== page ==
Tretinoin itself is available in five prescription formulas: Retin-A Micro (Johnson & Johnson), Renova (Johnson & Johnson), AvitaDifferin (Galderma), and Tazorac (Allergan). According to Dr. BankRetin-A Micro uses microsphere technology to allow a more sustained release of tretinoin over time. Some patients may find Retin-A Micro drying, in which case Renova, a product with tretinoin delivered in a mineral-oil base, may be recommended. A third option, Avita, is considered to be less irritating than Retin-A Micro, but without the mineral-oil base that can stimulate acne in some patients. The fourth option, Differin, contains a different chemical, adapalene, and is considered to make skin less photo-sensitive than other tretinoin products. Lastly, the newest product, Tazorac, contains tazarotene, and may be drying, but was approved by the FDA in 1997 for the treatment of acne. According to Dr. Baumann, a 2000 study by Kakita et. al found that the efficacy of tazarotene 0.1% gel is clinically comparable to 0.1% tretinoin [in Retin-A Micro] and 0.025% gel tretinoin[Renova] and adapalene 0.1% gel [Differin].

Vitamin-A derivatives are thereby considered to be excellent prevention and treatment against the signs of aging caused by ultraviolet rays. However, the effects of vitamin A derivatives on sensitive skin can be harsh. As such, provided one is not breast-feeding, pregnant, or may become pregnant, s/he should talk to their dermatologist about making the right choice of tretinoin, retinol, or retinyl palmitate for a part of their anti-aging routine on a daily basis.


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  • As a doctor, I’m often asked about over the counter skincare products for anti-aging and reducing wrinkles and fine lines. Many times clients are basing their purchases strictly by marketing materials or opinions. It’s refreshing to find a website such as yours that’s dispensing researched reviews that combine science and personal experience. Well done and keep up the great work Nicki!

  • Bebe

    Hi Nicki! I’m not using prescription strength retinoids at the moment but am considering it and was browsing online chemists just to look at the kinds of retinoids available. On one particular website for Retin-A there were the usual warnings to not use if pregnant, trying to get pregnant, breast feeding, eczema, etc but there was also a warning to not use retin A if you have ulcerative colitis, which I have. I’ve heard of accutane being linked to ulcerative colitis but do you think topically applied retinoids, prescription strength or not, could exacerbate ulcerative colitis symptoms?

  • Nicki Zevola

    @Maria — Both retinol and glycolic acid increase cell turnover. It is true that this increased exfoliation may temporarily make your skin more sensitive to the sun, especially before the compounds have the time to increase collagen production within your skin, which takes weeks to months. Retinol and glycolic acid both also break down in the presence of UV light.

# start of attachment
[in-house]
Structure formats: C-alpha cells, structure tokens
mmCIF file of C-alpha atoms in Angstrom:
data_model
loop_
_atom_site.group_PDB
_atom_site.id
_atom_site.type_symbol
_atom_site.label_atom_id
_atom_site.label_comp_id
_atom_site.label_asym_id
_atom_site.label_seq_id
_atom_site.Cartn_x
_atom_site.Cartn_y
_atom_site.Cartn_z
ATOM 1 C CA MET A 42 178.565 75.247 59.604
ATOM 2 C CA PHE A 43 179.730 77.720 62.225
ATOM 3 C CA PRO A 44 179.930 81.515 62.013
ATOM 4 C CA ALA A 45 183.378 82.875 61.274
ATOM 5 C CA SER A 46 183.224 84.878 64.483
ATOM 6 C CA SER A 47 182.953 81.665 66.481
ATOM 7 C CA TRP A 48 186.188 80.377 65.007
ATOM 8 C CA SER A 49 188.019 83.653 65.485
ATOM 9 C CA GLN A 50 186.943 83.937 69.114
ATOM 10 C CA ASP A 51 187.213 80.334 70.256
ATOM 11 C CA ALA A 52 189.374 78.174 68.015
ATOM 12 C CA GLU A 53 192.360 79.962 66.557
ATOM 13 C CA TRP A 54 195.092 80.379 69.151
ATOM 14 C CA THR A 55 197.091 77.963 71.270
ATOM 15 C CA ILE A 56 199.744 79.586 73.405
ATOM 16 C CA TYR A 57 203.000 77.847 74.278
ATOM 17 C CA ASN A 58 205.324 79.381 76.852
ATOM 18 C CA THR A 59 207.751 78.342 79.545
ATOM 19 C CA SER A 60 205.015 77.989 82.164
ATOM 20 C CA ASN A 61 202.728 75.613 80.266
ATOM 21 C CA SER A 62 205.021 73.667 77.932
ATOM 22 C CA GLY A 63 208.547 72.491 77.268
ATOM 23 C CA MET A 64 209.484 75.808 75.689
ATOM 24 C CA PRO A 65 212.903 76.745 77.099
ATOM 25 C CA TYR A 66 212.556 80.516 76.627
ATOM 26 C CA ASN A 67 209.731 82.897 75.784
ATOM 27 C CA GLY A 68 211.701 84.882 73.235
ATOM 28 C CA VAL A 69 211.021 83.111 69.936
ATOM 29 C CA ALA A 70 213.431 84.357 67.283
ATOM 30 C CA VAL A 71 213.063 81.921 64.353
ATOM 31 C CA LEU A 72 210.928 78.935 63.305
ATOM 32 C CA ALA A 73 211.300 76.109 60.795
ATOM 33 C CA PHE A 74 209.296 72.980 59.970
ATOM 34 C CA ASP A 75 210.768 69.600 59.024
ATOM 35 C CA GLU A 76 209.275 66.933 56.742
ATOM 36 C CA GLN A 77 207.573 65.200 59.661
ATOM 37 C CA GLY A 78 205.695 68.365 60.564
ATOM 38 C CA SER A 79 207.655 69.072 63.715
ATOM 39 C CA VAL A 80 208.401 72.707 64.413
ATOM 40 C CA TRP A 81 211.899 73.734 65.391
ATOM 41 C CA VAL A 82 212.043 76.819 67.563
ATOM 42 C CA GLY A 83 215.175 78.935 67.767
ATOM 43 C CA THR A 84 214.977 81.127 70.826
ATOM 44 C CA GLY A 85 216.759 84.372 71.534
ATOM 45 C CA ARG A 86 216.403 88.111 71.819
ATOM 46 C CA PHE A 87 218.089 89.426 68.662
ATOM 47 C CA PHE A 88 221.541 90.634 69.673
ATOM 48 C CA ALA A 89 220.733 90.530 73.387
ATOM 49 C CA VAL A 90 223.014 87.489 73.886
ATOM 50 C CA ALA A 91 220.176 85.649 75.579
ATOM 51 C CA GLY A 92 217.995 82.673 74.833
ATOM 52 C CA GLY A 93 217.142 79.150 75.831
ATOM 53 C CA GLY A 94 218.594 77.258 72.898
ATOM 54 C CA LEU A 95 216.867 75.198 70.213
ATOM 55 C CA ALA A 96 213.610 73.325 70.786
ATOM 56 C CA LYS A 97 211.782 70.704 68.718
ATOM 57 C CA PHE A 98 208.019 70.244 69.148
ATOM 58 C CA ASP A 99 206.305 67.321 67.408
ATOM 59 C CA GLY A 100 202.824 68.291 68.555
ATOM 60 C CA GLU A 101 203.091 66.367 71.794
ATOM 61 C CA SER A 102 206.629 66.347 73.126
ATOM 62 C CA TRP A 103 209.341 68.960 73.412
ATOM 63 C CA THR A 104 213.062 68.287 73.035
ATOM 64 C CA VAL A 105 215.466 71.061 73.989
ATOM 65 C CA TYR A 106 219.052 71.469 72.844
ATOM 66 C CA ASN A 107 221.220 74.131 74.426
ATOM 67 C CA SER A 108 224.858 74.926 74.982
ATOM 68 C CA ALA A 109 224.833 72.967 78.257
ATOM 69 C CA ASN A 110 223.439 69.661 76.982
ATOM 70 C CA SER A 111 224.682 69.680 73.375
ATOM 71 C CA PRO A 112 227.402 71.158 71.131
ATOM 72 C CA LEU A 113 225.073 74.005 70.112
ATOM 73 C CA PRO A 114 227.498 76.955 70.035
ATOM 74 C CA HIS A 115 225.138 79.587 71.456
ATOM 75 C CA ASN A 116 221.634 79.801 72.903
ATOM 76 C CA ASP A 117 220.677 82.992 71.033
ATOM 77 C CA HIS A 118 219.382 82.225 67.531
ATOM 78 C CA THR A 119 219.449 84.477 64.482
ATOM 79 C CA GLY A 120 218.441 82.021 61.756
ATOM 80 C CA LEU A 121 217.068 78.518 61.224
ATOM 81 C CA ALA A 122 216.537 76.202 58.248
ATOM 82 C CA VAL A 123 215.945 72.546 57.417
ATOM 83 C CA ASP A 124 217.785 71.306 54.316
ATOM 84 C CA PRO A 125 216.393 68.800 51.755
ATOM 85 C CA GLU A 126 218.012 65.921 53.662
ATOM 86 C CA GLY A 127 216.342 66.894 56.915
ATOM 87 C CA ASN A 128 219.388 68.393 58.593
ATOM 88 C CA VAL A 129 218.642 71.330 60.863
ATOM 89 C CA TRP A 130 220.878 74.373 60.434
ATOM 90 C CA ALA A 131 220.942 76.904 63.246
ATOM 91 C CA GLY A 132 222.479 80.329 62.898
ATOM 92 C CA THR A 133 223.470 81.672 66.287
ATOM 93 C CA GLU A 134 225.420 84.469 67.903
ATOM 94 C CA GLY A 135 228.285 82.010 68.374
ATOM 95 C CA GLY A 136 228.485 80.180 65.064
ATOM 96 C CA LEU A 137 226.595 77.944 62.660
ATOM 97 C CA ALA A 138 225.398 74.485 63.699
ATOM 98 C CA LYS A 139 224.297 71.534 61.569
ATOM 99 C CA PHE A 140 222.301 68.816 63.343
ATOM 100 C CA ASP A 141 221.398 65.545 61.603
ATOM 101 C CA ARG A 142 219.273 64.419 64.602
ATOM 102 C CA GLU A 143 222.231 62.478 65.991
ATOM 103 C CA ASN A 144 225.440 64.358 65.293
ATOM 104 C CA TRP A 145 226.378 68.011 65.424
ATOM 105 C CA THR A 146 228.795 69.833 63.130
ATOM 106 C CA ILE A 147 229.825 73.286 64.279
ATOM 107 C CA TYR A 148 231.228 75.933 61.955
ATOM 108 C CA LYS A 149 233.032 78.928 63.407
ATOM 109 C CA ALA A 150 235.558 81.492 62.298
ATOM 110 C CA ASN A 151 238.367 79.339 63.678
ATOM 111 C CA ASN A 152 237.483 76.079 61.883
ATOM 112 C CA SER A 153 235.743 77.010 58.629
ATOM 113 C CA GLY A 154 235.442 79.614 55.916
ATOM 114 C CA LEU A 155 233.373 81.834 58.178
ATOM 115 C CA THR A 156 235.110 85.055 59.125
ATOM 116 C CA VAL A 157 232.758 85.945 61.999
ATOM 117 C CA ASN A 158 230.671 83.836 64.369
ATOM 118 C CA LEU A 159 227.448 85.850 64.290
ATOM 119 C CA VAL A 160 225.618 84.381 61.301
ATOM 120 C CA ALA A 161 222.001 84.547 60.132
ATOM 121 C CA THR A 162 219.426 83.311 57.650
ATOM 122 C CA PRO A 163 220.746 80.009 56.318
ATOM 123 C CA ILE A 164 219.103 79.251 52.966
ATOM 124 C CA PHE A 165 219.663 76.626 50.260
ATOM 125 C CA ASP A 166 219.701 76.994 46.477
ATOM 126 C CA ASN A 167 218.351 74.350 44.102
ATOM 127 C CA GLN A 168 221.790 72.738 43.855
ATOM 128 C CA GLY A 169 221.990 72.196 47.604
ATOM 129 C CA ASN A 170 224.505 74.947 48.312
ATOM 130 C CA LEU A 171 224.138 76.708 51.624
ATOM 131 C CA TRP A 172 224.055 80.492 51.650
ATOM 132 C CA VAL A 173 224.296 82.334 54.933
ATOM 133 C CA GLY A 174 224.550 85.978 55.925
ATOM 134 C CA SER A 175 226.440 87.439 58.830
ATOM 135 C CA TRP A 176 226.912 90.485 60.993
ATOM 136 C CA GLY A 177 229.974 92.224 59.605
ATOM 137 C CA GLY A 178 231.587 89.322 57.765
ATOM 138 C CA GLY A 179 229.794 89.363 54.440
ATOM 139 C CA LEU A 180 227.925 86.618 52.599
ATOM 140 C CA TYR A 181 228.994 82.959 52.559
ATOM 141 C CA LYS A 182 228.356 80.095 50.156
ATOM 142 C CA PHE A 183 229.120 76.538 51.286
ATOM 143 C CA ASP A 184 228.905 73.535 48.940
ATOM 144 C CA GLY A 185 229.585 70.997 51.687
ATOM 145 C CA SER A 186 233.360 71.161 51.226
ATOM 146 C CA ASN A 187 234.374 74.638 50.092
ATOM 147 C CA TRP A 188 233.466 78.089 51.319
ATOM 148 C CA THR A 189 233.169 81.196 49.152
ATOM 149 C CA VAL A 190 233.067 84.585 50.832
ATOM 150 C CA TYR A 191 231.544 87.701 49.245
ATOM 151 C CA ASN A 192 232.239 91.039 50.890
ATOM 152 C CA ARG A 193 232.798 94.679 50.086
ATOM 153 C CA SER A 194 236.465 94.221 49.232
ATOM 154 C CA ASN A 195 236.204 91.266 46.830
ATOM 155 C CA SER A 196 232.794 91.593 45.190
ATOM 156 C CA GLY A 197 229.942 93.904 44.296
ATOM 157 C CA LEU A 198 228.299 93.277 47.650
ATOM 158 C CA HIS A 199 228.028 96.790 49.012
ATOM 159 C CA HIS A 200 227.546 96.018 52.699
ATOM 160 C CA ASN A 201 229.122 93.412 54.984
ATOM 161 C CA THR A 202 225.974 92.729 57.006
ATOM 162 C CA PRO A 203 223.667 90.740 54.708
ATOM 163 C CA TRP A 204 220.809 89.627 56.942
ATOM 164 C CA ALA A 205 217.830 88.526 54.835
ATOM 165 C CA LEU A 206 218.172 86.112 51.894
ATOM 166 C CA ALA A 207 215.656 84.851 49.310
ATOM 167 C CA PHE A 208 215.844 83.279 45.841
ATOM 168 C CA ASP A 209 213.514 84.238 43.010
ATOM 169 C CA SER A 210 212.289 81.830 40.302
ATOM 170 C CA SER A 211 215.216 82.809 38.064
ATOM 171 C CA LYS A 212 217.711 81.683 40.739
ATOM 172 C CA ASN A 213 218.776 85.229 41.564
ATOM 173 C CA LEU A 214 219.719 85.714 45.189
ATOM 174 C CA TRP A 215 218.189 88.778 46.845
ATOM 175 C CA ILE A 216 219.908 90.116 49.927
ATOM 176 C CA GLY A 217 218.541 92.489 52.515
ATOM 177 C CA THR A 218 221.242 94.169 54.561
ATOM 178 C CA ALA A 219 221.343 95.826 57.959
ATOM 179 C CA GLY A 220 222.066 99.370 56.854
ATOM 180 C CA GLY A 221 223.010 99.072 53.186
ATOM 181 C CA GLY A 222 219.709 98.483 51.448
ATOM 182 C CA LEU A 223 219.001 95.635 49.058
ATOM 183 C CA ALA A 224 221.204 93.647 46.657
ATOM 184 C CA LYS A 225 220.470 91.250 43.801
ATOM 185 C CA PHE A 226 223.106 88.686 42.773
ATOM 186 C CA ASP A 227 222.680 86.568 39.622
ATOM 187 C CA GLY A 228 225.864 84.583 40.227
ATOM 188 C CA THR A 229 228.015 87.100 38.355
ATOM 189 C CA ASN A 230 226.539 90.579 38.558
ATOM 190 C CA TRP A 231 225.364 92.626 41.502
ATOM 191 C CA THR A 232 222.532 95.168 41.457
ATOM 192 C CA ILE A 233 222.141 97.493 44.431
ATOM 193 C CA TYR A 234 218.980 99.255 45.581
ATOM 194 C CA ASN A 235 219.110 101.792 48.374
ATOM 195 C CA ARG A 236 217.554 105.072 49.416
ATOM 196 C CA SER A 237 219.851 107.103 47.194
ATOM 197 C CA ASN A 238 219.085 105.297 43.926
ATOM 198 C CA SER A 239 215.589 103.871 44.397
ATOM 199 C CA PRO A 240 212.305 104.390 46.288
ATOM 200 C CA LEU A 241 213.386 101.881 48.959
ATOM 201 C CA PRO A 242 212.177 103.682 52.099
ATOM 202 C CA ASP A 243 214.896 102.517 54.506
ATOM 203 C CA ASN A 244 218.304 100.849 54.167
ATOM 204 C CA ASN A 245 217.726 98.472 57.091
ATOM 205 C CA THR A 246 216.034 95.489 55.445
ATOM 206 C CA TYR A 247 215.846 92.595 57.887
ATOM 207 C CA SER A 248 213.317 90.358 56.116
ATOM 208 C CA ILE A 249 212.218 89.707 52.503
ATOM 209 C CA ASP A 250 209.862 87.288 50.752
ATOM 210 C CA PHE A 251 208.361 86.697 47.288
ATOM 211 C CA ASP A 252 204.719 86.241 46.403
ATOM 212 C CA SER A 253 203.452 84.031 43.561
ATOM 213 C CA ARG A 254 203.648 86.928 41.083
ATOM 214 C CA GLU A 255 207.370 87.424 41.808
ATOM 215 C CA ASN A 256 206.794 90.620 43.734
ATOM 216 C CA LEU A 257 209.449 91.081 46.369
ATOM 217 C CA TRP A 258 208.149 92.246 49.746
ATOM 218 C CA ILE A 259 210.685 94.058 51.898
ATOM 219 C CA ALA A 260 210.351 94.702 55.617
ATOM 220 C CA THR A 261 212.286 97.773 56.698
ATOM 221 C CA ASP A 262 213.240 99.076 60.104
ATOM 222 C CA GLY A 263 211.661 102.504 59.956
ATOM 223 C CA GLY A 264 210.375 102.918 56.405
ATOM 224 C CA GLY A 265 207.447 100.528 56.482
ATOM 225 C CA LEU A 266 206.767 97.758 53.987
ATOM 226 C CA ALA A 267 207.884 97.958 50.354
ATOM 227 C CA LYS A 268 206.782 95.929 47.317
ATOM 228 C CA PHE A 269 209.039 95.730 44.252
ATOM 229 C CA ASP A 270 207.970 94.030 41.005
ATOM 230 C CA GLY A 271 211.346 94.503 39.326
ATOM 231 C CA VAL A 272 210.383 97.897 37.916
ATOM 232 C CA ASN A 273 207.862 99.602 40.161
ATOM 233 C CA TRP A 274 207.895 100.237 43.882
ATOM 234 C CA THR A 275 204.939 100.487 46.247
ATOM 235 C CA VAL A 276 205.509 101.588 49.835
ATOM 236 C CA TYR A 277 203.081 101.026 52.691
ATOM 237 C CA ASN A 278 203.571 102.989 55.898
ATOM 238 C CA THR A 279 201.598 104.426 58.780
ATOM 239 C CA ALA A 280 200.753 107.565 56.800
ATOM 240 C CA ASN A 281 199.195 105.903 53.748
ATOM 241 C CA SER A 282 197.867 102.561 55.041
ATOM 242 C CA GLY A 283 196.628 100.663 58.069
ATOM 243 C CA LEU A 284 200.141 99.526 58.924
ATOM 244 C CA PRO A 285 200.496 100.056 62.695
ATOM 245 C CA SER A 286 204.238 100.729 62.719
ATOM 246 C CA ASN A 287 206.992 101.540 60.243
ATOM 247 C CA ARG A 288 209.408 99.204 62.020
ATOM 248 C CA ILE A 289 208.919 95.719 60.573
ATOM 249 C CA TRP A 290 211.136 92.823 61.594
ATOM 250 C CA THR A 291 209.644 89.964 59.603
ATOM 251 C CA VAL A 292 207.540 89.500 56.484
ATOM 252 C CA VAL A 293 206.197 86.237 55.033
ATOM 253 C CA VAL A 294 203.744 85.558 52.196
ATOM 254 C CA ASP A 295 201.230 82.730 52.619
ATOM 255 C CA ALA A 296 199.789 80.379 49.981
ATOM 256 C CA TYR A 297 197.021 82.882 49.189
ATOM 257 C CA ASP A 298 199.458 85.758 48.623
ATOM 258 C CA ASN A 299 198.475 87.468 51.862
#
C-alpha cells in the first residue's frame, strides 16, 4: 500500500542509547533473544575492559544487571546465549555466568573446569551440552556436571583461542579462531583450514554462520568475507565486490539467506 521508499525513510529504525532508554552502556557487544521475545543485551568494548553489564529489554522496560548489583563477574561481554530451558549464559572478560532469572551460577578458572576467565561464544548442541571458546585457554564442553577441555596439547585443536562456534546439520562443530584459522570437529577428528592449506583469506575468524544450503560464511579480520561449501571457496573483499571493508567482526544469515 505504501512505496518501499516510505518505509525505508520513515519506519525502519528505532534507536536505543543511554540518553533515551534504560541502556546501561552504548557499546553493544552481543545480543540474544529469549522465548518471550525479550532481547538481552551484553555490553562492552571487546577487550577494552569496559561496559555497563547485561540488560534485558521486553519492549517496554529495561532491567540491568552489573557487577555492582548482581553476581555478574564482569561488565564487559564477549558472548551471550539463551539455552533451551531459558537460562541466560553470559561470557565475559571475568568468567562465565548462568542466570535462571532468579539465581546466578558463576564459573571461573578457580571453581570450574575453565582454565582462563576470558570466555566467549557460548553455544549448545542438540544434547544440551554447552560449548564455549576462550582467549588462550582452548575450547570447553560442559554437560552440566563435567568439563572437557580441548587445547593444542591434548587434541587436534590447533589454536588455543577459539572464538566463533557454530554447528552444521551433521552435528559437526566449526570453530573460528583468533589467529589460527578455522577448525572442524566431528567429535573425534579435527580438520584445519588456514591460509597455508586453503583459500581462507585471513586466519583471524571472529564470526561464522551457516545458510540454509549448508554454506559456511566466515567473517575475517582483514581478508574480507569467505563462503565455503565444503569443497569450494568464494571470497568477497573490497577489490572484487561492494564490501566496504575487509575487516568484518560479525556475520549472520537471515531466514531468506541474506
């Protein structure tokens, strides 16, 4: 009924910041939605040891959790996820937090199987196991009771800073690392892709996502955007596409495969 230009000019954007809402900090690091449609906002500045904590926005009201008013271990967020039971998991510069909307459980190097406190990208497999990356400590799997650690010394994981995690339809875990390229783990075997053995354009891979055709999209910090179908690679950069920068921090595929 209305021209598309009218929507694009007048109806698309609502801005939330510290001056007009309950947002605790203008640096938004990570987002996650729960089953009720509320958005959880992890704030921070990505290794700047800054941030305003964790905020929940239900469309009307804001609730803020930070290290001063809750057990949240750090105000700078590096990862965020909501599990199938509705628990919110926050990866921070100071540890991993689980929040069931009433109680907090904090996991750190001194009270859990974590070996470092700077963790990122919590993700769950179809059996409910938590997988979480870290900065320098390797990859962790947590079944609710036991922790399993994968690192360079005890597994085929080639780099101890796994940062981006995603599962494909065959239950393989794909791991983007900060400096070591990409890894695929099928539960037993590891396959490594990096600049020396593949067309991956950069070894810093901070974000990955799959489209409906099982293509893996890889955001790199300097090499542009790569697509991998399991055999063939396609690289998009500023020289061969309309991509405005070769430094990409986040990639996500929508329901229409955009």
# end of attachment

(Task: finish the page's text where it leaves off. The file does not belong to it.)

I recommend using retinol or glycolic acid at night. I like antioxidant serums under sunscreens during the day.

  • Nicki Zevola

    @Jan – Atralin is the same as Retin-A.

  • Nicki Zevola

    Hi @TKnCK — Both products are good. Verso Super Facial Serum claims to be eight times more effective than other typical forms of retinol, but that is really a clever way of saying that it is (most likely) either microencapsulated or packaged in liposomes. StriVectin is also a good retinol product, as it has a vitamin B3 complex that helps with skin yellowing as well.

    Hope this helps!

    • TKnCK

      Nicki thank you for your thoughts. I trade off with StriVectin when Verso is to expensive. My DR. said he could give me an rx that was just as strong for less money but my skin would break out from. Didn’t know that B3 helps prevent yellowing, as always thank you for the information.

  • Maria

    Is it a good idea to use anything at all with a retinol product during the day or for that matter any AHA? I’ve always avoided doing that; seems to be counter-effective.

  • Jan

    What about Atralin? I find it to be totally non irritating even on my sensitive skin.

  • TKnCK

    Hi Nicki. What are your thoughts of the Verso Super Facial Serum with Retinol 8 and their newest product dark spot remover, over priced or deserving of the hype ? Any thoughts on StriVectin – AR ? At 60 is it a waste of time to be using the products or is their still hope of improving skin quality ? My skin still breaks out, lucky me.